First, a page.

A siphon (also known as a Syphon) is a coffee maker designed by a French housewife in the 1840s (Marie Fanny Amelne Massot). After nearly two centuries, various improvements to the siphon brewing technique have been developed. This has been a long road with many ups and downs; at one point, the coffee business completely forgot about this brewing process, only to resurrect it decades later — see more at the Historical phases of the Siphon.
Before publishing this article, Prime would like to express its gratitude to the author Binh Truong of the seedtomysoul.com blog, a location where valuable and incredibly beneficial sharing articles can be found. More information can be found in the original article.
Siphon vase from Hario
This is an intriguing dispensing device (used by the author in the article) that also serves as a water infusion tube. Glass funnel, glass bulb, and a heat source are the three primary components of a siphon. It should also be noted that Hario is a well-known Japanese mixing equipment business that, in addition to Siphon, stands out with the V60 funnel.
To get started with Siphon at home.
To use a siphon, you need to make sure the glass funnel and container are cleaned, the heat source can be used with a mini gas stove, a device that is very popular nowadays in developed countries (USA, Japan, Europe). or use a traditional alcohol lamp/stove.
The alcohol lamp was used as originality in Seed to My Soul. This is because 90-degree alcohol is relatively inexpensive in Vietnam; you can readily find it in drugstores. The process of brewing coffee with Siphon utilizing alcohol lights takes only 5-10 minutes, so the amount of alcohol drunk is relatively low. Siphon makes you feel like you’re in a chemistry lab when you’re “playing” with it. “Siphonistas” are baristas who produce Siphon coffee at Blue Bottle (a well-known coffee roaster in the United States and Japan).
About the principle of reverse osmosis
The reverse osmosis principle is at the heart of Siphon’s operation. When using an alcohol lamp to boil water, the steam will pass through the glass tube from the glass bulb (containing the water), permeate the coffee, and condense into coffee droplets. The steam ejection process will continue until the heat source is removed (the alcohol lamp is turned off) and all of the water in the glass bulb has been forced upwards. During this operation, the siphonista must stir thoroughly with a long spoon/spoon to ensure that the coffee is well absorbed in the boiling water.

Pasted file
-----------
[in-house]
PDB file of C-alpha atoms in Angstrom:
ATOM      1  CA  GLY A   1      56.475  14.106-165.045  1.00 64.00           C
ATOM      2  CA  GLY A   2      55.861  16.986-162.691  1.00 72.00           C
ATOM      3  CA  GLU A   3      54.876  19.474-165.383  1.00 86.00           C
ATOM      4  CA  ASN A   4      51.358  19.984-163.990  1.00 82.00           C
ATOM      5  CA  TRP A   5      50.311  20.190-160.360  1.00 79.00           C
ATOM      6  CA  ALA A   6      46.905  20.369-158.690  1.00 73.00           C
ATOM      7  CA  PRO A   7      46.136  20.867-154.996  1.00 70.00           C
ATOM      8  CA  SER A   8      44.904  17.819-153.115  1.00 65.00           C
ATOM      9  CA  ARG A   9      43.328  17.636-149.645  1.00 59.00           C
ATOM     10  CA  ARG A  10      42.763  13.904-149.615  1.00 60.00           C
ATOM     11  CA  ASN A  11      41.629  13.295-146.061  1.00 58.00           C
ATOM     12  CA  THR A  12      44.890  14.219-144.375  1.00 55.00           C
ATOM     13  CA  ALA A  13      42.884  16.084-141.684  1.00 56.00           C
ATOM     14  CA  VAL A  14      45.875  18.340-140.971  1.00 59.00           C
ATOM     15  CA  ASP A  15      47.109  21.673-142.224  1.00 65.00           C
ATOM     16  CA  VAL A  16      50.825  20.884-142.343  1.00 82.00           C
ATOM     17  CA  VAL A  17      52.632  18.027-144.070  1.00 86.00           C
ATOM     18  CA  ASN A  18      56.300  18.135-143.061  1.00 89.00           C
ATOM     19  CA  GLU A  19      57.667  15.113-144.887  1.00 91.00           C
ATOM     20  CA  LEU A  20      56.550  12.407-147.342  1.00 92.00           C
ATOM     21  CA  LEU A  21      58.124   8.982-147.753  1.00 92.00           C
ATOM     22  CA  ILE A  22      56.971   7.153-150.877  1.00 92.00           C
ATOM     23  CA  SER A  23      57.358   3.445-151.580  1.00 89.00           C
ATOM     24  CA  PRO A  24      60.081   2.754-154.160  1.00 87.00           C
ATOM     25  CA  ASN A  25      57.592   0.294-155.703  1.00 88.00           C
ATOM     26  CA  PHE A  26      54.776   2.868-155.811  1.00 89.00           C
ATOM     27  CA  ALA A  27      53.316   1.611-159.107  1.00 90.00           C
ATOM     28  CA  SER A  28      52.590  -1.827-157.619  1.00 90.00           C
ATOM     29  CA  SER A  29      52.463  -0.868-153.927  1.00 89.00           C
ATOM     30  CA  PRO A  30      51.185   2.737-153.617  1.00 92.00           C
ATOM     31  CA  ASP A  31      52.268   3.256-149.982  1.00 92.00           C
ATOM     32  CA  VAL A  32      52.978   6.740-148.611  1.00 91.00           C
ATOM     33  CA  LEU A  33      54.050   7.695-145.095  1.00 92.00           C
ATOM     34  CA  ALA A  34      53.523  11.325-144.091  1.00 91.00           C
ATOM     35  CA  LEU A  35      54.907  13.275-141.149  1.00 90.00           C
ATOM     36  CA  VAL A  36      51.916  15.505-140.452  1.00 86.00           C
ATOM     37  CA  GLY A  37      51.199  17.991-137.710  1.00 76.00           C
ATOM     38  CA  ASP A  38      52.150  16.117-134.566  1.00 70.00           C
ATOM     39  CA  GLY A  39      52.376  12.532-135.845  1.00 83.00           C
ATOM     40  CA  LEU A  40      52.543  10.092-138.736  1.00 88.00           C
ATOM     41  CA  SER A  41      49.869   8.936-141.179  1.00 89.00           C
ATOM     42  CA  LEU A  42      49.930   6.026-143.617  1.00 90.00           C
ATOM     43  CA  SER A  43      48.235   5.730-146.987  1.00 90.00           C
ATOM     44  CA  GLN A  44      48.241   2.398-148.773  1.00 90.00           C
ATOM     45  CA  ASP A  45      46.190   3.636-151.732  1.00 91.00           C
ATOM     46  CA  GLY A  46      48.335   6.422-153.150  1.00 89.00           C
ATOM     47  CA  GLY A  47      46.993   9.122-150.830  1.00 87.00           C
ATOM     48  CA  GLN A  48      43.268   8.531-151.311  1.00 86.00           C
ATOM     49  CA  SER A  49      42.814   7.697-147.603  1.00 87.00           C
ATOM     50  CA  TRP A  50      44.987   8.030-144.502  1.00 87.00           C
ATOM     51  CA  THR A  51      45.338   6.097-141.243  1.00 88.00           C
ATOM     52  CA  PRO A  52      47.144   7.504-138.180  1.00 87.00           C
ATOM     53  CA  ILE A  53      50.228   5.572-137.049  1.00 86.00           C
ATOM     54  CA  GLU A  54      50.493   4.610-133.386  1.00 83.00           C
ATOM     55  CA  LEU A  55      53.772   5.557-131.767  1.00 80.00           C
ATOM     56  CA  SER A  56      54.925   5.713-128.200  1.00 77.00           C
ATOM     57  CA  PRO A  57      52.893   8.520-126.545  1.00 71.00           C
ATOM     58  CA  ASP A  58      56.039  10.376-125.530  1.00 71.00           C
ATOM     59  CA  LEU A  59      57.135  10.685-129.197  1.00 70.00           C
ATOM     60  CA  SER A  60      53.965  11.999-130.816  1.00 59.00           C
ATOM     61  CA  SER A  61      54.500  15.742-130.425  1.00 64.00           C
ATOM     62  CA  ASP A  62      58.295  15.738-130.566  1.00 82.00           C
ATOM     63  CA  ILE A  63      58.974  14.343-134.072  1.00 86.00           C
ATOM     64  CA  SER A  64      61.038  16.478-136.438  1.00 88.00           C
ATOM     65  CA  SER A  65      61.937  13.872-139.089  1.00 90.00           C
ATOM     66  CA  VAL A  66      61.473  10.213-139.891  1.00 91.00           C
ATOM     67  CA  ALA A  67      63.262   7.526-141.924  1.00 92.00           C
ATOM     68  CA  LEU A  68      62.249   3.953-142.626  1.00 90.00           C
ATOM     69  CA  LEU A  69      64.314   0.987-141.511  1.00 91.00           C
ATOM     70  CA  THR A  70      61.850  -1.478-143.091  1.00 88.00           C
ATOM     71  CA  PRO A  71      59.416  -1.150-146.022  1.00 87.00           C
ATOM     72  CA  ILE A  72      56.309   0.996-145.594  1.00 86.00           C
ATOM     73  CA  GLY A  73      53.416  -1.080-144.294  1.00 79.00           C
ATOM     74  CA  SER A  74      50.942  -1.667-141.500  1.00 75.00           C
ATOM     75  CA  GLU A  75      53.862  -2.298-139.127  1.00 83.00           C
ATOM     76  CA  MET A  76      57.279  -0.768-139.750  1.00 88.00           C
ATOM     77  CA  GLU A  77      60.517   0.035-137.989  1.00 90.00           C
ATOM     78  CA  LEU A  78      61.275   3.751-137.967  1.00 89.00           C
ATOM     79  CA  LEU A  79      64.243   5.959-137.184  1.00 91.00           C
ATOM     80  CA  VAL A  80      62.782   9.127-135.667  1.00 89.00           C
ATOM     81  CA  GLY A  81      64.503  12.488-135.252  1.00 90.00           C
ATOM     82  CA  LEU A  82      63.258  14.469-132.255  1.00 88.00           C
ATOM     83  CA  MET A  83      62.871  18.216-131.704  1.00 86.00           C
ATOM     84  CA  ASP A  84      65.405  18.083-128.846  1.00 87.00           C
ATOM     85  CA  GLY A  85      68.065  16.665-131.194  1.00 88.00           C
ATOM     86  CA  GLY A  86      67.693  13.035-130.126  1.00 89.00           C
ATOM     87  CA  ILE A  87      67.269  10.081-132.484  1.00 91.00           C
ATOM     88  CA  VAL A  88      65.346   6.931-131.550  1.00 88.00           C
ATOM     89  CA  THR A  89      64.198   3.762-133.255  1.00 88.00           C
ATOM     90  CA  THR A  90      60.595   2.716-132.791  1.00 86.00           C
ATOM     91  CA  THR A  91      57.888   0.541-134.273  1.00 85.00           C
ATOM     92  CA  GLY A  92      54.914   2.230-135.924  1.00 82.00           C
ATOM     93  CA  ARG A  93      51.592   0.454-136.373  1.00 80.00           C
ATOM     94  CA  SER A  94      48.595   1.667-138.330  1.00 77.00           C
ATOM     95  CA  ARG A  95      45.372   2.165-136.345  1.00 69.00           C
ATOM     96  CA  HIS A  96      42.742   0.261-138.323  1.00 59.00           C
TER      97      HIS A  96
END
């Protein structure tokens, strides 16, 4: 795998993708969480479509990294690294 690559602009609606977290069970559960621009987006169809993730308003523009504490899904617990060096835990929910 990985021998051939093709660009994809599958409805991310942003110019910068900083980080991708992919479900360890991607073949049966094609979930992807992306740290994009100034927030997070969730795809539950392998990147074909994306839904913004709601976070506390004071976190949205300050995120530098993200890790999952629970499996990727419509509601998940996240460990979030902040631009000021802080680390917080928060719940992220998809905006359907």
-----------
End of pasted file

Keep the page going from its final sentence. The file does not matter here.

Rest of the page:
When the time for the coffee and hot water to “meet” has passed, generally 3-5 minutes, the siphonista turns off the heat source. The reverse osmosis process begins when the heat is no longer pressed to push from the glass bulb to the top of the funnel. The coffee water will seep back into the glass bulb, while the filter will hold the coffee powder in place, preventing it from falling.
Coffee experience with many emotions
Making coffee with Siphon is an experience that extends from the visual experience to the auditory (the sound of steam) and the sensation of heat, and finally to the taste. Since using a direct heat source, Siphon is very hot, siphonista must always be careful when preparing. In return, you will learn a lot after five months of working with this tool. In my personal experience, it is not just about adding water, adding coffee, and boiling it. Still, it is also preparing, measuring the amount of water, quantifying the coffee, cooking time, and osmosis time. etc.…
In Japan, siphon mixing has been brought to an art level with many innovative siphon starts whose recipes are elusive. Here, the Japanese hold an annual siphon starts contest, with the most baristas participating, to choose the best one. More specifically, the Japanese believe that the technique of stirring coffee in a glass funnel with a bamboo spoon (Bamboo stirring paddle) will also bring out a different flavor during the preparation process.
- What Is The History Of The Siphon?
- Coffee Drying – Coffee Processing And Drying Process
- Washed Coffee Processing – Coffee Wet Fermentation